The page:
"There were there a lot of these bands that were just DIY and would basically set up their own shows in hotels and villas because they had nowhere else to go."
Indeed, upon searching the site, one can encounter an eclectic array of local sounds from Dubai's quirky songstress Noush Like Sploosh to the folk singer Tim Hassal (currently recording his debut album in the US) to the hard-rocking We Left As Skeletons.
Mike Priest, who hosts one of TripleW's radio shows, is also the bassist for the Dubai punk band Grand Hotel Paradox. Fittingly then, his show, Beard of Defiance, focuses on playing punk music from bands in the region.
Priest concedes that while there is only a handful of punk bands in the Gulf, their credentials are as authentic as their American or British brethren.
"In Saudi Arabia, there a few guys who play in four different bands," he says. "But they are so super-DIY. In fact, one of these bands, Sound of Ruby, they are based near Riyadh - and they are putting out a seven-inch vinyl record, which is pretty much unheard of for bands in the Middle East."
The success of TripleW's music portal prompted expansion into film and photography, with competitions in both fields to uncover fresh, regional talent.
Earlier this year, TripleW's ultra short film competition, One Minute, produced a film that went on to screen at the Cannes International Film Festival.
The 60-second entry called Perfect Living by Sharjah filmmaker Faisal Hashimi, was shown during a screening hosted by the Abu Dhabi Film Commission.
The 21-year-old Hashimi, who couldn't make it to the screening, said he was "still buzzing" from the achievement and grateful for the opportunity.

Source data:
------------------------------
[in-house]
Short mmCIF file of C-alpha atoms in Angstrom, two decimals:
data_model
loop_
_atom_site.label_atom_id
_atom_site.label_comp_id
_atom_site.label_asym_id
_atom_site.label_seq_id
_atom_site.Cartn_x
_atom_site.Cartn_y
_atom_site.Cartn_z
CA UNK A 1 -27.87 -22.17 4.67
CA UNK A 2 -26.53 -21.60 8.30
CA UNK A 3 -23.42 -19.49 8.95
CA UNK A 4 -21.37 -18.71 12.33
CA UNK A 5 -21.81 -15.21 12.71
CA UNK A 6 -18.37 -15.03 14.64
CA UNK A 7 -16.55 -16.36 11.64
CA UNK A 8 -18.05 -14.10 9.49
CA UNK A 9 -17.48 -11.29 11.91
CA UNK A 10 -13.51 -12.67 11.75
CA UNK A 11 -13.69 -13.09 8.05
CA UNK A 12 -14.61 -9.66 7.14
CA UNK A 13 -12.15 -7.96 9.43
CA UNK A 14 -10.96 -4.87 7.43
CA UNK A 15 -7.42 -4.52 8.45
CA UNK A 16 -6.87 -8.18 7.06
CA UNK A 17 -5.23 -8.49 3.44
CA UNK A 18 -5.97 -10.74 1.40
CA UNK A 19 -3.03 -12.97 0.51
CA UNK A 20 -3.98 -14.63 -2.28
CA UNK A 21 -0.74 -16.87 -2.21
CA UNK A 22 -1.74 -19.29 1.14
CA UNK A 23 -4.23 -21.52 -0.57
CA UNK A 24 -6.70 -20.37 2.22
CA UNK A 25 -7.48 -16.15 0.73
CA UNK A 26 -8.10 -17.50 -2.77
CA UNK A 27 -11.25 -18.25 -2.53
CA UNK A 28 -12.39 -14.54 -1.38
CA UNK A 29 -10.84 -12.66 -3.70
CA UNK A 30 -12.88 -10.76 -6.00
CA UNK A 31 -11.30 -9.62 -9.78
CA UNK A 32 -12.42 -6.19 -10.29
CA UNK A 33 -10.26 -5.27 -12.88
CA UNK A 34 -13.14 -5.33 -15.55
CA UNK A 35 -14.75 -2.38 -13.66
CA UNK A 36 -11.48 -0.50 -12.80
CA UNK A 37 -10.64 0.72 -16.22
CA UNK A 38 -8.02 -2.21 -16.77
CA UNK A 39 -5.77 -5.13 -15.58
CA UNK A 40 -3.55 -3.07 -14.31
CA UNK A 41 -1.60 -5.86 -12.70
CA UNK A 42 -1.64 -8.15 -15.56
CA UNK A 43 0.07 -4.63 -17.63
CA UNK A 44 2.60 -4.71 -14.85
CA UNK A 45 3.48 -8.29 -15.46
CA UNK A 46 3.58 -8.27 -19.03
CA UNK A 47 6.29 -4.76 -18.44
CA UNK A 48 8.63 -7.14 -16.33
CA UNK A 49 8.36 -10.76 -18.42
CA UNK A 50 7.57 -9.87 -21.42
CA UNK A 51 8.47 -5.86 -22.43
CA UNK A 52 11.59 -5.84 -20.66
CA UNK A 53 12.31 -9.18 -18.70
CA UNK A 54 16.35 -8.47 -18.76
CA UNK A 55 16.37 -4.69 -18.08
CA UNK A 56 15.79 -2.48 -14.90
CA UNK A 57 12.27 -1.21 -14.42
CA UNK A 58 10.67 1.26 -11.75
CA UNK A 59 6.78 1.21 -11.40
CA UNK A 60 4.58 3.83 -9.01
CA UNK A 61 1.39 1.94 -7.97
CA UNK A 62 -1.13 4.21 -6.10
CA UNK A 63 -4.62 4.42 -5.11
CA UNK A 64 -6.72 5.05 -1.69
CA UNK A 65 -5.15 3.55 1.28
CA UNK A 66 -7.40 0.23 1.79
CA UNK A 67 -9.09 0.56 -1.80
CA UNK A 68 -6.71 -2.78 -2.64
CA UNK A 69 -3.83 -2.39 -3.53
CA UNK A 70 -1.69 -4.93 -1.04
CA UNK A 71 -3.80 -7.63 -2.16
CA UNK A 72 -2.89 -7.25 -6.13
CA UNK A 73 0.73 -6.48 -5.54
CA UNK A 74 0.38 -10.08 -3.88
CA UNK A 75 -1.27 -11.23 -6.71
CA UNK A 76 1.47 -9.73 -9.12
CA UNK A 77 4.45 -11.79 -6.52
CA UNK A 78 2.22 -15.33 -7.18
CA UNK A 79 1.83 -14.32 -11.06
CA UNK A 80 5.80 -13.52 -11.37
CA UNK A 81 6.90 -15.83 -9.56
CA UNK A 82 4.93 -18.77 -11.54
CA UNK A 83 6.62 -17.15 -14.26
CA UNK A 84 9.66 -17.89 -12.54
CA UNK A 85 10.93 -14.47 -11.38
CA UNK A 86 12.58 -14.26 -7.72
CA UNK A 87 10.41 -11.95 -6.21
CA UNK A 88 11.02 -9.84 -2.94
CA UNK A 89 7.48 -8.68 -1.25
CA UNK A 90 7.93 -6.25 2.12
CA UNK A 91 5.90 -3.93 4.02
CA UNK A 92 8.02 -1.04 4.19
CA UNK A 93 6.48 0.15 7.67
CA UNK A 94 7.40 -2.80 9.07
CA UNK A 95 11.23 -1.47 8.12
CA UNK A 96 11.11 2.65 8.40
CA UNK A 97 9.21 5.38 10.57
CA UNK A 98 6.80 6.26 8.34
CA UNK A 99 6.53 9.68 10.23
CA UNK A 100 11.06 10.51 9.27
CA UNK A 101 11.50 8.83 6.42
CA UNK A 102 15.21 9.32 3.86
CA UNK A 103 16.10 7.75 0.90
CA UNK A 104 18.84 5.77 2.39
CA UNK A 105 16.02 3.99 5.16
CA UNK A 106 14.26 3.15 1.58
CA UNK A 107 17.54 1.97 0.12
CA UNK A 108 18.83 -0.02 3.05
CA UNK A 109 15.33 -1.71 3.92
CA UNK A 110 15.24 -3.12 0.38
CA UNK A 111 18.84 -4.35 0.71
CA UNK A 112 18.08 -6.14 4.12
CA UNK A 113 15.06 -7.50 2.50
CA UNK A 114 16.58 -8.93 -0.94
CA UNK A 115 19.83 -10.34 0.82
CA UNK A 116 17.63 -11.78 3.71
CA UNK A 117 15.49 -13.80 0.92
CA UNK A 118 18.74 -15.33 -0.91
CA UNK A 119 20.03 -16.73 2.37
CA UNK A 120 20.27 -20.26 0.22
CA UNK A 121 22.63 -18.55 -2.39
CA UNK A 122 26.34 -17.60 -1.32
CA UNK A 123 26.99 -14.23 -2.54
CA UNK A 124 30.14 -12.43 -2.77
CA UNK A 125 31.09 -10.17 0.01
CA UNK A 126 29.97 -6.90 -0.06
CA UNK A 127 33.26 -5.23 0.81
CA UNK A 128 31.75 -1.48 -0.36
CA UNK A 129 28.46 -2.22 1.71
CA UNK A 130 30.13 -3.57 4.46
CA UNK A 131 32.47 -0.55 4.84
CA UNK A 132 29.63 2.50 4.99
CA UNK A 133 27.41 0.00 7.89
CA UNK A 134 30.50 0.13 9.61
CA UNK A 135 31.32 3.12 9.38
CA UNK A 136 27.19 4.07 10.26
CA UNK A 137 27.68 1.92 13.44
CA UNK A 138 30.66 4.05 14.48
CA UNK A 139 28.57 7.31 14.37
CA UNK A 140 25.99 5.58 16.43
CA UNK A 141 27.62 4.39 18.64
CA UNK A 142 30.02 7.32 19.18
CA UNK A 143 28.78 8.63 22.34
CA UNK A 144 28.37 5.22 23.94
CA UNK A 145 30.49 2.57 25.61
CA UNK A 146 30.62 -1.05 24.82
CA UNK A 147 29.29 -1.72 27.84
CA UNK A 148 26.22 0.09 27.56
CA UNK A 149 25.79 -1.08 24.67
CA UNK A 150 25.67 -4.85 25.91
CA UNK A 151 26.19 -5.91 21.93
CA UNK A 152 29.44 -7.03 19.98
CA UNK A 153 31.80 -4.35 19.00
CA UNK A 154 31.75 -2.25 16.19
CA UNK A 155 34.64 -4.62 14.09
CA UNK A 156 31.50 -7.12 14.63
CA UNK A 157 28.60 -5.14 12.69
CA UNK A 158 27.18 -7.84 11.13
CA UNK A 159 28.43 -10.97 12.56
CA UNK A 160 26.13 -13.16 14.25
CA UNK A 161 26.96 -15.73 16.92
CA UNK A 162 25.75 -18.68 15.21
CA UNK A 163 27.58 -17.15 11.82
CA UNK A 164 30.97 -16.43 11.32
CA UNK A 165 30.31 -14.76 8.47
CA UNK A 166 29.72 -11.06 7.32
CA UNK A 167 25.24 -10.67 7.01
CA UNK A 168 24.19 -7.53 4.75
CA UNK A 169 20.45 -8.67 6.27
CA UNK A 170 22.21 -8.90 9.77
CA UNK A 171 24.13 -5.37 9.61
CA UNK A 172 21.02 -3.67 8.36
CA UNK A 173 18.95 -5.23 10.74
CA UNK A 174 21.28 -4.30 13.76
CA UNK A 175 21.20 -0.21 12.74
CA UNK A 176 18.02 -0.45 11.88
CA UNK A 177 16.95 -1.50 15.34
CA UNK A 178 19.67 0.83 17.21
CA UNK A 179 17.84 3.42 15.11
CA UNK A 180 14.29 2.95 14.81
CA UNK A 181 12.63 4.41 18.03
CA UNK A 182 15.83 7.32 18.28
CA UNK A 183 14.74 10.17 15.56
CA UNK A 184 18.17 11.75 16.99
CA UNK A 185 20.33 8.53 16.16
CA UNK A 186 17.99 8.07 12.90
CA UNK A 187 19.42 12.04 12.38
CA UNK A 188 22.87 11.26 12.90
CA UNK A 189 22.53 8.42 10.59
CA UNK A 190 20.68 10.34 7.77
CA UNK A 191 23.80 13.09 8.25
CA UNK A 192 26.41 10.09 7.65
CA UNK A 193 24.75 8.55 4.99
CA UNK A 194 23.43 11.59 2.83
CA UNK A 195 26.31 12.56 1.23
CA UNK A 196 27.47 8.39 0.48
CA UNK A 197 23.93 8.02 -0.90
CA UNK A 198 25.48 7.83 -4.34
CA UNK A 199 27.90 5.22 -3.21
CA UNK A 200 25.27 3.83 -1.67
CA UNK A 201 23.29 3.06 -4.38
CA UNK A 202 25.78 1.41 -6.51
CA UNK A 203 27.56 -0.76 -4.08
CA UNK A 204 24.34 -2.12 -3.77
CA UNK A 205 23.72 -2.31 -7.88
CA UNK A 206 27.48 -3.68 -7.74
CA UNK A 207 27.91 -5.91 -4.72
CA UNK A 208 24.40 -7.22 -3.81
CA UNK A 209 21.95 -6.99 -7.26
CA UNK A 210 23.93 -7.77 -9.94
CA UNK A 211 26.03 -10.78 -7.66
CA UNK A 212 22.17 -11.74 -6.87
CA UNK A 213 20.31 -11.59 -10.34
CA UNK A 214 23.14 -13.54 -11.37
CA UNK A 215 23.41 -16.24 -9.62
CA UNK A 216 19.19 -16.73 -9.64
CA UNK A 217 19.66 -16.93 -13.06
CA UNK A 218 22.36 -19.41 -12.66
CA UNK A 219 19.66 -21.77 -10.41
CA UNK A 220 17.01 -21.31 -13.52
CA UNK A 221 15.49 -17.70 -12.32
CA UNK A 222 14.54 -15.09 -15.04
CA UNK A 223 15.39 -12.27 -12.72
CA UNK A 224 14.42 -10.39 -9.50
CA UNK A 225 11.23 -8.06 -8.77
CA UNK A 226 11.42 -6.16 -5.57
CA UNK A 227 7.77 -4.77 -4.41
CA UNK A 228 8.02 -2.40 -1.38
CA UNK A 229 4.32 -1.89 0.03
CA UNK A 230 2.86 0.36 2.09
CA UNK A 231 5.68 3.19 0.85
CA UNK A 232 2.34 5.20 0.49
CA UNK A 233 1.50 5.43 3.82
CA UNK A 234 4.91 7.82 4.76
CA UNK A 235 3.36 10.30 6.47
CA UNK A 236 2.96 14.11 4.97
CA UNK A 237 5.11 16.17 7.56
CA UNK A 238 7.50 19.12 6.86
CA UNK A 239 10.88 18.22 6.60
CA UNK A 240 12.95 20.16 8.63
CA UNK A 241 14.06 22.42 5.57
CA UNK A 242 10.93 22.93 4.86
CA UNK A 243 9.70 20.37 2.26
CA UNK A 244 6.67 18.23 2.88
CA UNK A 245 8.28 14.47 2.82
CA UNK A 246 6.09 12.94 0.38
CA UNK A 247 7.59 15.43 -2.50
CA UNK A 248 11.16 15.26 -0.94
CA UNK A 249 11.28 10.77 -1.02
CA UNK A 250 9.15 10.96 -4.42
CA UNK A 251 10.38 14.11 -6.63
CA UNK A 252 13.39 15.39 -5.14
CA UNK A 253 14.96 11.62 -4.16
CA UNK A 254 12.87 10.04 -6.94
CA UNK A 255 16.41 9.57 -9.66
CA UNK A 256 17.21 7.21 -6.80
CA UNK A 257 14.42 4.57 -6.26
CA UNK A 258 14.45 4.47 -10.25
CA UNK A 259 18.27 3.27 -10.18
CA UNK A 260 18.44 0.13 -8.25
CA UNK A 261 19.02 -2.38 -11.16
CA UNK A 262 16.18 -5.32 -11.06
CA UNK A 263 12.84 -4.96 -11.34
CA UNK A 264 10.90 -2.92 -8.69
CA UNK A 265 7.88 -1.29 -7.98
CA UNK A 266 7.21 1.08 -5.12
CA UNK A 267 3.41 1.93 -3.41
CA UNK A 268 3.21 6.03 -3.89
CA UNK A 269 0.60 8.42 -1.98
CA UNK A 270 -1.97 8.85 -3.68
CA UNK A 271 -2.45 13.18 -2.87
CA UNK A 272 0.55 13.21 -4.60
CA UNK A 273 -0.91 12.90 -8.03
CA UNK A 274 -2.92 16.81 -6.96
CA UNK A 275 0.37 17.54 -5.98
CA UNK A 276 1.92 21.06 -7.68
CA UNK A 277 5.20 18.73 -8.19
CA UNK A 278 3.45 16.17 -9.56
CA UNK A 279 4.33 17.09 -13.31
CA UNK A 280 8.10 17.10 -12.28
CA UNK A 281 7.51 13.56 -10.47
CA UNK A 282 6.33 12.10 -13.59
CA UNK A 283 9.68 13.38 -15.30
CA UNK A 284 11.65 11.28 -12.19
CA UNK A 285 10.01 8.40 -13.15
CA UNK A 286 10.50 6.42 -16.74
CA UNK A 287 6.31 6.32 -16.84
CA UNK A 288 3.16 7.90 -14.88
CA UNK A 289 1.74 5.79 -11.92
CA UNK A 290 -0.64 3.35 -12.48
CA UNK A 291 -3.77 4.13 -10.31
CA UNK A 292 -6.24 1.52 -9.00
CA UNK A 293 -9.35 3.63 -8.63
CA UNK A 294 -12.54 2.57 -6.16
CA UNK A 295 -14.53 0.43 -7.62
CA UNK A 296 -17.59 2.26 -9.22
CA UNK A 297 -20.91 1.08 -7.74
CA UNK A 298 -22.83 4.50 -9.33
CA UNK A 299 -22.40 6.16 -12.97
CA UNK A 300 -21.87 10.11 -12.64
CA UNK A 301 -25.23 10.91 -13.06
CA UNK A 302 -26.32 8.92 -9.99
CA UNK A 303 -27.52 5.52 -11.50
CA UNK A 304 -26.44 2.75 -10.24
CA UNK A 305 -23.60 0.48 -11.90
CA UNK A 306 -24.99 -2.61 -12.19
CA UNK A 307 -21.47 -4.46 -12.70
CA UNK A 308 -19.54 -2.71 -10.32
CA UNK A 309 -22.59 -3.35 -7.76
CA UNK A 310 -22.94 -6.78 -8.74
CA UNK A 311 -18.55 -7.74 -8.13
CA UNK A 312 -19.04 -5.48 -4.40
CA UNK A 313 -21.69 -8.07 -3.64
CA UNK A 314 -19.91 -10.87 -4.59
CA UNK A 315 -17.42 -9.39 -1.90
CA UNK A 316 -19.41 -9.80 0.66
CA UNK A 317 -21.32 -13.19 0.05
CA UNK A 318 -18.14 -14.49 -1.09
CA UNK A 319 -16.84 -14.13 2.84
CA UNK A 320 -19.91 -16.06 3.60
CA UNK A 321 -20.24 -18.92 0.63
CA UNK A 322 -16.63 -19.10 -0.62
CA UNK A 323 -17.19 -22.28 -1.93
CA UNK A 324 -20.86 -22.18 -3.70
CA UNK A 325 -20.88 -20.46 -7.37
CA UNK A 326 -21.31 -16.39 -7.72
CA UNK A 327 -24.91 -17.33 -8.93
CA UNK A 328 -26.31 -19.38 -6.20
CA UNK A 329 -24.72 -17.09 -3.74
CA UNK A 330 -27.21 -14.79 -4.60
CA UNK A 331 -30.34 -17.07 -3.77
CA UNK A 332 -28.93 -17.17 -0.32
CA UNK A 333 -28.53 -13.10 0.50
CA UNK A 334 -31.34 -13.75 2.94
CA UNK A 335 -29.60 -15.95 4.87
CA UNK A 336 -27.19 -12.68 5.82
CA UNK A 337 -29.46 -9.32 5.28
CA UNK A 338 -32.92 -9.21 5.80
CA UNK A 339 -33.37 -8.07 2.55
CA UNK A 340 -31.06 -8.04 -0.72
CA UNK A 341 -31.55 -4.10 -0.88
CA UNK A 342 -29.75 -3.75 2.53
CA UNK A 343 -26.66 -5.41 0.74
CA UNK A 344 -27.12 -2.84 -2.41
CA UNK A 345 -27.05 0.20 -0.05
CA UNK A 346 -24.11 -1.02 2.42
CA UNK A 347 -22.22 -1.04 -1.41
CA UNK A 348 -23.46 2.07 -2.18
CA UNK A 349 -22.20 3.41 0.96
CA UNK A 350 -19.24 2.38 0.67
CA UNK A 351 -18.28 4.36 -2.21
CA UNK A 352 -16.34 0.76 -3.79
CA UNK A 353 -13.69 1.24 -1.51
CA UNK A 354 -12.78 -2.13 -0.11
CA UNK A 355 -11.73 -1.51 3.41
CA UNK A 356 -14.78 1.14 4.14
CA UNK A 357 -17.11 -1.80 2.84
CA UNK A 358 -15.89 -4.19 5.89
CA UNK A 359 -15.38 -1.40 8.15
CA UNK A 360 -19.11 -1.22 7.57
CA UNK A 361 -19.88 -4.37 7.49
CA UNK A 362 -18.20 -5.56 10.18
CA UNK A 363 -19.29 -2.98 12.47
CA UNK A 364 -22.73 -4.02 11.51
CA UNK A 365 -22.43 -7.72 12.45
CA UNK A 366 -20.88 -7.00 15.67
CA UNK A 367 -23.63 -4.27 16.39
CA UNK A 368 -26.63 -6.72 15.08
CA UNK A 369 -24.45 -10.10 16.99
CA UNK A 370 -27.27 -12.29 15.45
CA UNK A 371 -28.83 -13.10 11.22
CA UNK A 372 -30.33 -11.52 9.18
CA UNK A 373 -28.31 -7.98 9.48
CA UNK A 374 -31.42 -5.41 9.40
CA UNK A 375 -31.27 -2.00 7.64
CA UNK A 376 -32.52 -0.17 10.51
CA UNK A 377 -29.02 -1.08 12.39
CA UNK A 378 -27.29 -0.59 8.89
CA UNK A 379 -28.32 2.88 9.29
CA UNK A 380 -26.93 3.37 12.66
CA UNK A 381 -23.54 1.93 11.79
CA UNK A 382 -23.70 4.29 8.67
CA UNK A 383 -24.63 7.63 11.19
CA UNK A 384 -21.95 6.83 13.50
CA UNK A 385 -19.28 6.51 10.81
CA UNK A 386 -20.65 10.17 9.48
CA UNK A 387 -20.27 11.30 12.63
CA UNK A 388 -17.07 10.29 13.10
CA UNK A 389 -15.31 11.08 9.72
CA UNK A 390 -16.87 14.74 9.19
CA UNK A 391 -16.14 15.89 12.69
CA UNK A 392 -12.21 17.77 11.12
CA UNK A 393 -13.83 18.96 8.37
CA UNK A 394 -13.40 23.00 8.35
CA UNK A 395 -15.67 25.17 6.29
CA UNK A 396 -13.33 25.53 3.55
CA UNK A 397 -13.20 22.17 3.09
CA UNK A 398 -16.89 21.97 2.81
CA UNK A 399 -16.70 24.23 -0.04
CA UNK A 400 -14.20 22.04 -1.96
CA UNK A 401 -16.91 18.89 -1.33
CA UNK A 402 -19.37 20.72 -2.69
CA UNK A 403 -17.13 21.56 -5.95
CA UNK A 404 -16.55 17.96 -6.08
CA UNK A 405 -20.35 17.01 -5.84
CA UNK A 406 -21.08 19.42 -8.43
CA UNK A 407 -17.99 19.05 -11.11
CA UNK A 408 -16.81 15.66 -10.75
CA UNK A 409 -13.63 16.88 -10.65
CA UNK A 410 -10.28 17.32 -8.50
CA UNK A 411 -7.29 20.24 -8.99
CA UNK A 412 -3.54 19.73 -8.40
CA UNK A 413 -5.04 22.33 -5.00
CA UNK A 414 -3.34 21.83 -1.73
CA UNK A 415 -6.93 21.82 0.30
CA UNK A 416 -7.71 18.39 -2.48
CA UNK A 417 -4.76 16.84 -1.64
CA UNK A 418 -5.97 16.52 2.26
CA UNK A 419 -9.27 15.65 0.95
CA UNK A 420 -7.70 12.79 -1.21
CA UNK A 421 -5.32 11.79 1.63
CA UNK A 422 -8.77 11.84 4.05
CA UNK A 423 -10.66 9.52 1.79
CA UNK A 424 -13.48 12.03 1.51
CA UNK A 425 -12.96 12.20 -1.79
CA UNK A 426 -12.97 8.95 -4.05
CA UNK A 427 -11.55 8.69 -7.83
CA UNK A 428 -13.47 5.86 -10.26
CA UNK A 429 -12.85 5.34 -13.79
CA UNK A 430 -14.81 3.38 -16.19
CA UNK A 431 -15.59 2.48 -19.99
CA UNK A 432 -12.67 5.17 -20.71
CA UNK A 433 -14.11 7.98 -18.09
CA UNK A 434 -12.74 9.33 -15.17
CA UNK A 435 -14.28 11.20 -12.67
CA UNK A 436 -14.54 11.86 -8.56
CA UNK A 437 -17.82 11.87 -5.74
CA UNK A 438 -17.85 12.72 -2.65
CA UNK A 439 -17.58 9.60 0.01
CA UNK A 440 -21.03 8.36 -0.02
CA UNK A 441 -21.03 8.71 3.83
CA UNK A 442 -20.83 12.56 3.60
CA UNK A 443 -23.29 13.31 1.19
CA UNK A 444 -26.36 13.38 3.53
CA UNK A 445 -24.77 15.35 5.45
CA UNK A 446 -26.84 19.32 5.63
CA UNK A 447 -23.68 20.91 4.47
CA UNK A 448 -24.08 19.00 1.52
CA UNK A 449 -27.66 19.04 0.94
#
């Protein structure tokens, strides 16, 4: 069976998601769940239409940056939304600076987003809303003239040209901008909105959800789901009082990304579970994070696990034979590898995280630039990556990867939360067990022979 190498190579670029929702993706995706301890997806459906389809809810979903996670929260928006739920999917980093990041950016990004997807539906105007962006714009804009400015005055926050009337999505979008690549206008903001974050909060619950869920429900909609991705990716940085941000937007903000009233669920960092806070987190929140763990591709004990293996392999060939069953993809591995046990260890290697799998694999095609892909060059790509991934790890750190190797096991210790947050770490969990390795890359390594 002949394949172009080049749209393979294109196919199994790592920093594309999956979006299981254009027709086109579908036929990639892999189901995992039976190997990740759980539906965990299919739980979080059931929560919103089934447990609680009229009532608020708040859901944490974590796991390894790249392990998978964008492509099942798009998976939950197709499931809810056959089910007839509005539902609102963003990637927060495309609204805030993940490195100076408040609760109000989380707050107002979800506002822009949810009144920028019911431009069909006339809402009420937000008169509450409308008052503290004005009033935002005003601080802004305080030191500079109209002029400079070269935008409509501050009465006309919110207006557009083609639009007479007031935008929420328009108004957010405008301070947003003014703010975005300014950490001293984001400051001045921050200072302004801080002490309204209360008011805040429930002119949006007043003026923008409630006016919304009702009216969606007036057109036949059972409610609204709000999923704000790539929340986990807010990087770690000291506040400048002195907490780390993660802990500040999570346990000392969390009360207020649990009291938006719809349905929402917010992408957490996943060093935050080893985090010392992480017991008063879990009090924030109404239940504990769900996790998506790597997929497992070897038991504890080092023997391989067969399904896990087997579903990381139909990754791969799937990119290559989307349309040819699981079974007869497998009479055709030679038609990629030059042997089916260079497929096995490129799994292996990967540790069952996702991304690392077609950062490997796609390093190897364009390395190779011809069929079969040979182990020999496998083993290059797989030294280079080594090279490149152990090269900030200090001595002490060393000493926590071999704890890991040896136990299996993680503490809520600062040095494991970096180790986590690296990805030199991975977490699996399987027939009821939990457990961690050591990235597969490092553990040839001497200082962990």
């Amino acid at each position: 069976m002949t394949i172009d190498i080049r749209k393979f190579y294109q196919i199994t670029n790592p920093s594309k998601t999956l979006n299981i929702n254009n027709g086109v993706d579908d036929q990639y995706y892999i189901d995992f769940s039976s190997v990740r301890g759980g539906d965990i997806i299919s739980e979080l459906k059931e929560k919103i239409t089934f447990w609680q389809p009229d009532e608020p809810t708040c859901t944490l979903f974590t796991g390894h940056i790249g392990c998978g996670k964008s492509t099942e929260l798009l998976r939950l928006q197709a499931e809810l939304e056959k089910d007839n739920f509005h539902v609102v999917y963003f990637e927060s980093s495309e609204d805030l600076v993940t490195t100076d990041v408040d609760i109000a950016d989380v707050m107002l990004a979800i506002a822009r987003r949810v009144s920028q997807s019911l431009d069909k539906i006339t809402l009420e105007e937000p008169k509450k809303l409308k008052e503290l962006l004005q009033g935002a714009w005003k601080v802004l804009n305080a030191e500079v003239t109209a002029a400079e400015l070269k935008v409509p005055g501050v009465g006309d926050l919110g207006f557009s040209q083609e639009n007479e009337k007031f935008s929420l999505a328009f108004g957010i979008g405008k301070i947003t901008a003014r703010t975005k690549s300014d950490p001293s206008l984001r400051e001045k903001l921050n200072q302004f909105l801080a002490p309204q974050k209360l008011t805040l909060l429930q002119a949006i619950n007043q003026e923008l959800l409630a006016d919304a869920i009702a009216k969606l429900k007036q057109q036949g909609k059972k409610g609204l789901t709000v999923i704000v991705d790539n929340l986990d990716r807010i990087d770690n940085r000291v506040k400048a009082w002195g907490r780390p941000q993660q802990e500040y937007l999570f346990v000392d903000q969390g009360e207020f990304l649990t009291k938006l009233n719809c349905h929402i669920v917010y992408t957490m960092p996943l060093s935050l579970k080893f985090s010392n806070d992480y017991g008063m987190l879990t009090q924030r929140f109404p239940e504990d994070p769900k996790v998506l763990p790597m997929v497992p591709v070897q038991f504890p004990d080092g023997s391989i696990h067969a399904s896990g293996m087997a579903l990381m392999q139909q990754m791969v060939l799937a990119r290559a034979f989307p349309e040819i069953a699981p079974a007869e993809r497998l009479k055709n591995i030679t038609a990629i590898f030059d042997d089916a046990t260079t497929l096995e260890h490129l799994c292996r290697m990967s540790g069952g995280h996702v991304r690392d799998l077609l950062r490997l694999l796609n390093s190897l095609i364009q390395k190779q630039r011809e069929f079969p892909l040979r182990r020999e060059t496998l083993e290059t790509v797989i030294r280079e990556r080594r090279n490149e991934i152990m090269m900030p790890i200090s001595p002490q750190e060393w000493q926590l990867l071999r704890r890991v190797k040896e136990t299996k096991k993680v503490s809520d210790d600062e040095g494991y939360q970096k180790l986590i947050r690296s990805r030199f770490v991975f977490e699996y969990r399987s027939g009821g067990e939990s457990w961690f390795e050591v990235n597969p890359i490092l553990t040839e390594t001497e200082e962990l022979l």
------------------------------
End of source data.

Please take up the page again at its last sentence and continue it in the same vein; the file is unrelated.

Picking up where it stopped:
"There are a lot of great stories by young filmmakers here in the UAE, but we sometimes lack the motivation," he says. "Young filmmakers need something to aspire to as opposed to just making movies for their own sake. So when competitions by TripleW come, they make us stand up and do something because there is a target."
Now TripleW is in its second year and Kelly helms an 11-member team of full-time staff and volunteers and has plans to develop the site even further. He expresses his relief that TripleW successfully cracked the critical one-year mark with funding coming from companies such as Nokia, AMD and Cisco, which sponsor competitions and some of the site's initiatives.
The Makshoof competition has returned for another season as well and has been redesigned as a developmental programme for aspiring musicians.
A series of instructional videos on how to enter the music industry, being shot with the assistance of students from Dubai's SAE Institute, will show online next month.
The major record label EMI Music has joined efforts, too, offering support and mentoring to some of the bands.
With all the momentum, Kelly jokes that it might be perhaps the right time to reunite The Dapper Cards for a comeback tour - the group that started it all.
"The other guys are still overseas and they saw what we done here," he says. "There is a sense of being proud of what we started."
A few of the local bands who have been featured on TripleW:
Noush Like Sploosh - A Dubai-based, female singer-songwriter, known for her quirkiness and Indian heritage
Osprey - An all-male metal band founded by an Emirati
Malika - A Dubai-based pianist and multi-instrumentalist
Tim Hassall - A Dubai-based singer-songwriter
We Left As Skeletons - An all-male Dubai-based hard rock/metal band
Absolace - An all-male rock band from the UAE
TripleW’s radio shows
As well as developing young musical talent through a mixture of training programmes and competitions, TripleW hosts an eclectic array of radio shows streaming online. Here are a few highlights:
• Beard of Defiance with Mike Priest – Punk rock can include many subgenres. Beard takes you on a journey to expand your horizons with the best punk from the region. Tuesdays 8pm (UAE time) and repeated Fridays at 5pm.
• A Piece of Strange with Moe Al Amin – Real hip-hop, from old school to new school. Listen for Moe's amazing stories of how some of the genre's most seminal tracks were created. Wednesdays 7pm and repeated Mondays 11am and Saturdays at 5pm.
• Filthcast with Digital Puppy –Can your speakers handle the bass? Turn it up and see as Digital plays some of the dub-step sounds making the rounds. Saturdays at 7pm with repeats on Tuesdays at 11am.